By now, everyone reading this is suffering from the same thing we prisoners are: boredom. Stuck at home with nowhere to go. Everyday I watch stories on television about how people out there are managing their boredom and self-imposed isolations. Some have rediscovered the love of their pets; walking the dog has suddenly become a favorite pasttime. I’ve taken to watching internet videos on television of animals doing the funniest things. Who can tire of seeing puppies and kittens?
Friends and family appear to be spending more and more time outside. The kids have disengaged from (or at least, supplemented) their digital social tethers and discovered that long lost world called The Great Outdoors. Ah, so that’s what it took–a little ol’ global pandemic to move today’s digital generation. Who says there’s no hope for the future?
I can’t help but think of what I would be doing if I were out there with no job to go to, stuck at home like everyone else. Hell, the way I see it, I’d get into my car and take daily sightseeing drives. What? Why not? You’d be about as socially distanced as you could be, sealed in your own metal container, protected from the world and the world from you. Think about it. Plus, has everyone not noticed that gas is damn near *free* right now?
Now that our dayrooms have been filled with rows of bunks and convicts with absolutely nothing to do, guys around here have begun to get creative with breaking their boredom. We can’t socialize at the tables anymore (hell, they yanked all of them out!), and the remaining rooms where we could they’ve locked, boarded, and chained shut with ominous signs warning off-limits for social distancing reasons. So, it’s either sit on your bunk or roam around aimlessly with the hundreds of other guys who are roaming around aimlessly inside all day.
I knew it would only be a matter of time before convicts found ways to occupy themselves. Mind you, this isn’t necessarily a good thing either. I’ve said it before and I’ll say it again, convicts need to exercise and blow off steam. Think of them like that one dog we’ve all heard about or seen on television, stuck at home all day, unable to get outside. The owner comes home to discover that the dog has assaulted every couch cushion, scattered the trash, destroyed every free standing item within eye distance. Why? Because convicts, like dogs, need exercise. Think of them like batteries that charge in their down time. If you don’t let them outside to draw down that energy they go bonkers.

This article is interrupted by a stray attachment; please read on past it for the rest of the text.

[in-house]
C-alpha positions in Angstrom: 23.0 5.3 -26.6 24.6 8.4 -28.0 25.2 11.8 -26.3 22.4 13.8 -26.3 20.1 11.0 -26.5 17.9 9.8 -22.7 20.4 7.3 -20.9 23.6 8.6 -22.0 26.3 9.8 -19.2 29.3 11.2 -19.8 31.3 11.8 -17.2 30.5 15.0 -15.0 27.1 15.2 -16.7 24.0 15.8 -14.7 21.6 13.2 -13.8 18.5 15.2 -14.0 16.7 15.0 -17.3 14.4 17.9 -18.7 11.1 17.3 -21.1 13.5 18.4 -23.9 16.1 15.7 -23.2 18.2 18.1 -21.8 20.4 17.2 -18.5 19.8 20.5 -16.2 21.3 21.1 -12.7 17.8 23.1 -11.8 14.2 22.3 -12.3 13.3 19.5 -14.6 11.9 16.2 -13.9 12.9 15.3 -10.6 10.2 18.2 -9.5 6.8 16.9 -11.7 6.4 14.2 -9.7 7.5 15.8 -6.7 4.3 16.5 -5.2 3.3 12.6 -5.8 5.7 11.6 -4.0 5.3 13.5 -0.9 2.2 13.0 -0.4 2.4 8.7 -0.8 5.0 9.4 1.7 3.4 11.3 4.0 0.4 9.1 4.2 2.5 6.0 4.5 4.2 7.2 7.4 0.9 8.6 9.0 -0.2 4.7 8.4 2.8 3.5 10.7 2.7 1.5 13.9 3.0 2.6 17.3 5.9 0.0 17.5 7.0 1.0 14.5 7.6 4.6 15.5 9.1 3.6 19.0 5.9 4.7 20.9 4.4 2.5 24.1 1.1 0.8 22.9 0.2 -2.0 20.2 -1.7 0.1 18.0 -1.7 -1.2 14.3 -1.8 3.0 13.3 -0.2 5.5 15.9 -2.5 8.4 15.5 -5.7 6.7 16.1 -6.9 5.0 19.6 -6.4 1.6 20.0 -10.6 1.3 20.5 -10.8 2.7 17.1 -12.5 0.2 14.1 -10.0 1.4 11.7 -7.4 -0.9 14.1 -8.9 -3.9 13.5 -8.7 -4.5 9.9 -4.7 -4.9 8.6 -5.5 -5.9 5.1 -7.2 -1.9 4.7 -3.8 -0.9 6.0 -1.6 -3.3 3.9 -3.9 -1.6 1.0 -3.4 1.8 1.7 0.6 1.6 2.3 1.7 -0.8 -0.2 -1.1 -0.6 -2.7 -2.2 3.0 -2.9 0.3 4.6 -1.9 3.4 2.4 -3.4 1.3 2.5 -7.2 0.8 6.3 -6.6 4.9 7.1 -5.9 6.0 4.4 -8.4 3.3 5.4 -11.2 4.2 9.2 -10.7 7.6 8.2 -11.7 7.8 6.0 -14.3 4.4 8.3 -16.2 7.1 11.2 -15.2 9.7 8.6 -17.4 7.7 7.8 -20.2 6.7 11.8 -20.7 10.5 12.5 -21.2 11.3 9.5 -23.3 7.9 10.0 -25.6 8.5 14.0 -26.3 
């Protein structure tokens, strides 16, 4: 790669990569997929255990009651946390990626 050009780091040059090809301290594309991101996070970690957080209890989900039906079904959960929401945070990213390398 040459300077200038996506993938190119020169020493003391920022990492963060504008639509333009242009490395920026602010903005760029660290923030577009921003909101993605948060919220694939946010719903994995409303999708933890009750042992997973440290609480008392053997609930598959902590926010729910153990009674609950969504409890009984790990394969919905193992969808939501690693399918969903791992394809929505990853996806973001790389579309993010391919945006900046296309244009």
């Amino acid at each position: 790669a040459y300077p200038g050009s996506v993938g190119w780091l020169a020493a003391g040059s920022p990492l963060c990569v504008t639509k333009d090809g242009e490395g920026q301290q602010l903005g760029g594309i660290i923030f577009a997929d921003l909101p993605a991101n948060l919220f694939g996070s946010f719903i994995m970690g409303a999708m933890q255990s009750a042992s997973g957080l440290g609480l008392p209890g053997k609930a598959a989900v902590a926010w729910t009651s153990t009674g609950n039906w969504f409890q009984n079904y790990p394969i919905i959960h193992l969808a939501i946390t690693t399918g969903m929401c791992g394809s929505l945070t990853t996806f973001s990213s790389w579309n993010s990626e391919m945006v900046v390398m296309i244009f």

So I wasn’t the least bit surprised when I came around the corner into the dorm and saw cons doing pull ups from the bunks, inverted push ups against the walls, sprints up and down the dorm aisle, and push ups with guys sitting on one another’s backs. As I weaved my way inbetween exercising masses, I passed bunks with shadow boxing men, guys jumping rope (without the ropes), or otherwise engaged in excessive movement.
I turned onto the next aisle and stopped short at the sight. The aisle had been cleared, and guys had created an alley with books, locker boxes, and just about anything within reach. In the middle of this were two tan mice, no doubt running for their lives, down the makeshift canyon. Someone had drawn what looked to be a black racing stripe down the back of one of them.
Jeez, I thought. What next?
I watched for a bit, how long I couldn’t tell you, but long enough to see stripe racer win 3 out of 5 races. Normally I’d expect to see guys gambling over something like this, but today it appeared as if they were stressing out these mice for lack of something better to do. I wondered if they would let them go or if they would end up in a homemade coliseum until tomorrow.
At some point we were allowed to go outside to the small paved basketball court in front of the housing unit. Fresh air? Hell, I’m all over that.
Thankfully it was clear, warm, and sunny. I then spent the next hour outside walking wide berths around the court and around everyone else. There was something about the fresh air that felt rejuvenating.
Eventually I had to come back in and the courts were closed to our usage. I sat and typed several emails, worked on this post, roamed, slept, ate, repeated.
Later in the evening word began to circulate that another staffer had come down with COVID-19 and more guys were quarantined. Our lockdown would be extended for at least another 14 days. Ugh.
Mail call came at 10:30PM, and thakfully I received a couple of letters. This meant that I had something to do for the rest of the evening. So I wrote. I rested. I typed. I stared.
Eventually my eye lids grew heavy and I decided to call it a day. Then it’s up at 8:30 AM to have our temperatures checked, and I’ll go back to bed until who knows when. Noon? Two O’Clock?
Don’t know, don’t care. At least I’ll have something to do.
*If anything, this pandemic has taught all of us that it’s a small world and that in the end the only thing that matters is one another. If you enjoyed this post, pay it forward by sharing with others.